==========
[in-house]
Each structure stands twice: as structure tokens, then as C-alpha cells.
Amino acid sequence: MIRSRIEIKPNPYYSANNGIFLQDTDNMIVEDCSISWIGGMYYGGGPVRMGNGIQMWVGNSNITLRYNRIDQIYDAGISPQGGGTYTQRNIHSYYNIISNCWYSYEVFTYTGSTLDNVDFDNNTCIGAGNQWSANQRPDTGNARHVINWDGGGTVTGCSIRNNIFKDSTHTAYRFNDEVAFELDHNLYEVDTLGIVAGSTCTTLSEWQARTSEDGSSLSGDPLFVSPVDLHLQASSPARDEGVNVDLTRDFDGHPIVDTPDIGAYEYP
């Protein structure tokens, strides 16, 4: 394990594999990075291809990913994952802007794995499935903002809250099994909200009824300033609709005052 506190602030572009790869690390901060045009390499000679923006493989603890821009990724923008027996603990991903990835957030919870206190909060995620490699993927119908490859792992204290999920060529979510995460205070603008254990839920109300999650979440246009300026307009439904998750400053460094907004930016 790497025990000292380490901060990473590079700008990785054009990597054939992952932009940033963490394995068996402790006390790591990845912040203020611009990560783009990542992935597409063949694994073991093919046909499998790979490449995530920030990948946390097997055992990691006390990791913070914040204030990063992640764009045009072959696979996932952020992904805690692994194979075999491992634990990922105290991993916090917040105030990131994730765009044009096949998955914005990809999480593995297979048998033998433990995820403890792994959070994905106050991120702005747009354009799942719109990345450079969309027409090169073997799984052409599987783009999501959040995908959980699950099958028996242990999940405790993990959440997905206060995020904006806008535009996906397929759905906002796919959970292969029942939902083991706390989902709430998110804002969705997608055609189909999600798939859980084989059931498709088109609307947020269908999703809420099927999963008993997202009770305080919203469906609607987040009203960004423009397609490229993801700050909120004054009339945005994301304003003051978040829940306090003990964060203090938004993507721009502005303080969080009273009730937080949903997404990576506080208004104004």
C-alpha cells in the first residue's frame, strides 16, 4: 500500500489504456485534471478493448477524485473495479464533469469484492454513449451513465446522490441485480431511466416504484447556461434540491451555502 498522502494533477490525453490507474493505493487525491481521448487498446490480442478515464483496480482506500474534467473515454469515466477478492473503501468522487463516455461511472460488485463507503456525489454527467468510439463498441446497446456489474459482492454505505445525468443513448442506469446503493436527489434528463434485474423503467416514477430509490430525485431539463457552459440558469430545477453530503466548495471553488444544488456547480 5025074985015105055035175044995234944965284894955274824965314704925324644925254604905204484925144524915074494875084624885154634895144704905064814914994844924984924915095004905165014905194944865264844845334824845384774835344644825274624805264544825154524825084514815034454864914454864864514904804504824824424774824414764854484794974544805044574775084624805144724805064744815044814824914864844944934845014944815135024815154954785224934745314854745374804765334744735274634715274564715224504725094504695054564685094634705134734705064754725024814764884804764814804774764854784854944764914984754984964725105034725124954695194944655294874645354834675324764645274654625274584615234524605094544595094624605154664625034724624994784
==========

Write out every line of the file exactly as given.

[in-house]
Each structure stands twice: as structure tokens, then as C-alpha cells.
Amino acid sequence: MIRSRIEIKPNPYYSANNGIFLQDTDNMIVEDCSISWIGGMYYGGGPVRMGNGIQMWVGNSNITLRYNRIDQIYDAGISPQGGGTYTQRNIHSYYNIISNCWYSYEVFTYTGSTLDNVDFDNNTCIGAGNQWSANQRPDTGNARHVINWDGGGTVTGCSIRNNIFKDSTHTAYRFNDEVAFELDHNLYEVDTLGIVAGSTCTTLSEWQARTSEDGSSLSGDPLFVSPVDLHLQASSPARDEGVNVDLTRDFDGHPIVDTPDIGAYEYP
């Protein structure tokens, strides 16, 4: 394990594999990075291809990913994952802007794995499935903002809250099994909200009824300033609709005052 506190602030572009790869690390901060045009390499000679923006493989603890821009990724923008027996603990991903990835957030919870206190909060995620490699993927119908490859792992204290999920060529979510995460205070603008254990839920109300999650979440246009300026307009439904998750400053460094907004930016 790497025990000292380490901060990473590079700008990785054009990597054939992952932009940033963490394995068996402790006390790591990845912040203020611009990560783009990542992935597409063949694994073991093919046909499998790979490449995530920030990948946390097997055992990691006390990791913070914040204030990063992640764009045009072959696979996932952020992904805690692994194979075999491992634990990922105290991993916090917040105030990131994730765009044009096949998955914005990809999480593995297979048998033998433990995820403890792994959070994905106050991120702005747009354009799942719109990345450079969309027409090169073997799984052409599987783009999501959040995908959980699950099958028996242990999940405790993990959440997905206060995020904006806008535009996906397929759905906002796919959970292969029942939902083991706390989902709430998110804002969705997608055609189909999600798939859980084989059931498709088109609307947020269908999703809420099927999963008993997202009770305080919203469906609607987040009203960004423009397609490229993801700050909120004054009339945005994301304003003051978040829940306090003990964060203090938004993507721009502005303080969080009273009730937080949903997404990576506080208004104004």
C-alpha cells in the first residue's frame, strides 16, 4: 500500500489504456485534471478493448477524485473495479464533469469484492454513449451513465446522490441485480431511466416504484447556461434540491451555502 498522502494533477490525453490507474493505493487525491481521448487498446490480442478515464483496480482506500474534467473515454469515466477478492473503501468522487463516455461511472460488485463507503456525489454527467468510439463498441446497446456489474459482492454505505445525468443513448442506469446503493436527489434528463434485474423503467416514477430509490430525485431539463457552459440558469430545477453530503466548495471553488444544488456547480 5025074985015105055035175044995234944965284894955274824965314704925324644925254604905204484925144524915074494875084624885154634895144704905064814914994844924984924915095004905165014905194944865264844845334824845384774835344644825274624805264544825154524825084514815034454864914454864864514904804504824824424774824414764854484794974544805044574775084624805144724805064744815044814824914864844944934845014944815135024815154954785224934745314854745374804765334744735274634715274564715224504725094504695054564685094634705134734705064754725024814764884804764814804774764854784854944764914984754984964725105034725124954695194944655294874645354834675324764645274654625274584615234524605094544595094624605154664625034724624994784